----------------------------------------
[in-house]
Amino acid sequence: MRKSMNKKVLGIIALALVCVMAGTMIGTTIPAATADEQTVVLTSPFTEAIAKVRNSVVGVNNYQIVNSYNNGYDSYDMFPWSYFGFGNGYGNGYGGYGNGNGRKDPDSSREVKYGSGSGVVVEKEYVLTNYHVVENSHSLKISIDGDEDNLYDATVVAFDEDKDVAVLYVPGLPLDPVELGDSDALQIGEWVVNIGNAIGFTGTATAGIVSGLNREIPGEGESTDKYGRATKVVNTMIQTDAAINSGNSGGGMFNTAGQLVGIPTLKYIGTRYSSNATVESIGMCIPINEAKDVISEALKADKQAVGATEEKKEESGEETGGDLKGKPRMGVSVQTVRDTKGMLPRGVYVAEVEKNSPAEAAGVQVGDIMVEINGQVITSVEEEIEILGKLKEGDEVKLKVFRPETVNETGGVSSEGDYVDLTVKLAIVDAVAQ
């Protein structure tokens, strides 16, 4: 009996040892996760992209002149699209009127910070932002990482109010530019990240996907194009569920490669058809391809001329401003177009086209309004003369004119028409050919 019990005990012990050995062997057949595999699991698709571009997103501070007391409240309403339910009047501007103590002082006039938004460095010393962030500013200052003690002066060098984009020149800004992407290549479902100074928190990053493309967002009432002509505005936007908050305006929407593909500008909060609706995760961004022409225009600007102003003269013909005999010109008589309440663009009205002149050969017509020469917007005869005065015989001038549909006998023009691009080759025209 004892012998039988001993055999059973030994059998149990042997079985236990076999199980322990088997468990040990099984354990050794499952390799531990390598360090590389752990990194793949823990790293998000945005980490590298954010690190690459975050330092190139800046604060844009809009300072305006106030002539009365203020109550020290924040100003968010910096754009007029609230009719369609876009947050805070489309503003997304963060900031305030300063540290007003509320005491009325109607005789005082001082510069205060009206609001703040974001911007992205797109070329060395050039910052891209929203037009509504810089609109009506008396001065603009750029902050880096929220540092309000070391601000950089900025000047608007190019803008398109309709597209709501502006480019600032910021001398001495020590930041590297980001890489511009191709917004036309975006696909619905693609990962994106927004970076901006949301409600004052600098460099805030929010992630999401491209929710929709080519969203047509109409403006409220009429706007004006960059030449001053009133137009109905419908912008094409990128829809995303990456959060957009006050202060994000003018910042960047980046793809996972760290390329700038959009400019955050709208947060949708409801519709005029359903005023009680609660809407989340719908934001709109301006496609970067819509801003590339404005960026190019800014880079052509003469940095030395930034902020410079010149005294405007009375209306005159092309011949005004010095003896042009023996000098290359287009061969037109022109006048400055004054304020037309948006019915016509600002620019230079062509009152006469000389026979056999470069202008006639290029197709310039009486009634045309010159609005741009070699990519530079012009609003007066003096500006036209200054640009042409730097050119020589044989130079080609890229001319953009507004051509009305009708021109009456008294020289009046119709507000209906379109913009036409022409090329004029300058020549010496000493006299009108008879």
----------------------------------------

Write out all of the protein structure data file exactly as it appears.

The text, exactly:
[in-house]
Amino acid sequence: MRKSMNKKVLGIIALALVCVMAGTMIGTTIPAATADEQTVVLTSPFTEAIAKVRNSVVGVNNYQIVNSYNNGYDSYDMFPWSYFGFGNGYGNGYGGYGNGNGRKDPDSSREVKYGSGSGVVVEKEYVLTNYHVVENSHSLKISIDGDEDNLYDATVVAFDEDKDVAVLYVPGLPLDPVELGDSDALQIGEWVVNIGNAIGFTGTATAGIVSGLNREIPGEGESTDKYGRATKVVNTMIQTDAAINSGNSGGGMFNTAGQLVGIPTLKYIGTRYSSNATVESIGMCIPINEAKDVISEALKADKQAVGATEEKKEESGEETGGDLKGKPRMGVSVQTVRDTKGMLPRGVYVAEVEKNSPAEAAGVQVGDIMVEINGQVITSVEEEIEILGKLKEGDEVKLKVFRPETVNETGGVSSEGDYVDLTVKLAIVDAVAQ
């Protein structure tokens, strides 16, 4: 009996040892996760992209002149699209009127910070932002990482109010530019990240996907194009569920490669058809391809001329401003177009086209309004003369004119028409050919 019990005990012990050995062997057949595999699991698709571009997103501070007391409240309403339910009047501007103590002082006039938004460095010393962030500013200052003690002066060098984009020149800004992407290549479902100074928190990053493309967002009432002509505005936007908050305006929407593909500008909060609706995760961004022409225009600007102003003269013909005999010109008589309440663009009205002149050969017509020469917007005869005065015989001038549909006998023009691009080759025209 004892012998039988001993055999059973030994059998149990042997079985236990076999199980322990088997468990040990099984354990050794499952390799531990390598360090590389752990990194793949823990790293998000945005980490590298954010690190690459975050330092190139800046604060844009809009300072305006106030002539009365203020109550020290924040100003968010910096754009007029609230009719369609876009947050805070489309503003997304963060900031305030300063540290007003509320005491009325109607005789005082001082510069205060009206609001703040974001911007992205797109070329060395050039910052891209929203037009509504810089609109009506008396001065603009750029902050880096929220540092309000070391601000950089900025000047608007190019803008398109309709597209709501502006480019600032910021001398001495020590930041590297980001890489511009191709917004036309975006696909619905693609990962994106927004970076901006949301409600004052600098460099805030929010992630999401491209929710929709080519969203047509109409403006409220009429706007004006960059030449001053009133137009109905419908912008094409990128829809995303990456959060957009006050202060994000003018910042960047980046793809996972760290390329700038959009400019955050709208947060949708409801519709005029359903005023009680609660809407989340719908934001709109301006496609970067819509801003590339404005960026190019800014880079052509003469940095030395930034902020410079010149005294405007009375209306005159092309011949005004010095003896042009023996000098290359287009061969037109022109006048400055004054304020037309948006019915016509600002620019230079062509009152006469000389026979056999470069202008006639290029197709310039009486009634045309010159609005741009070699990519530079012009609003007066003096500006036209200054640009042409730097050119020589044989130079080609890229001319953009507004051509009305009708021109009456008294020289009046119709507000209906379109913009036409022409090329004029300058020549010496000493006299009108008879």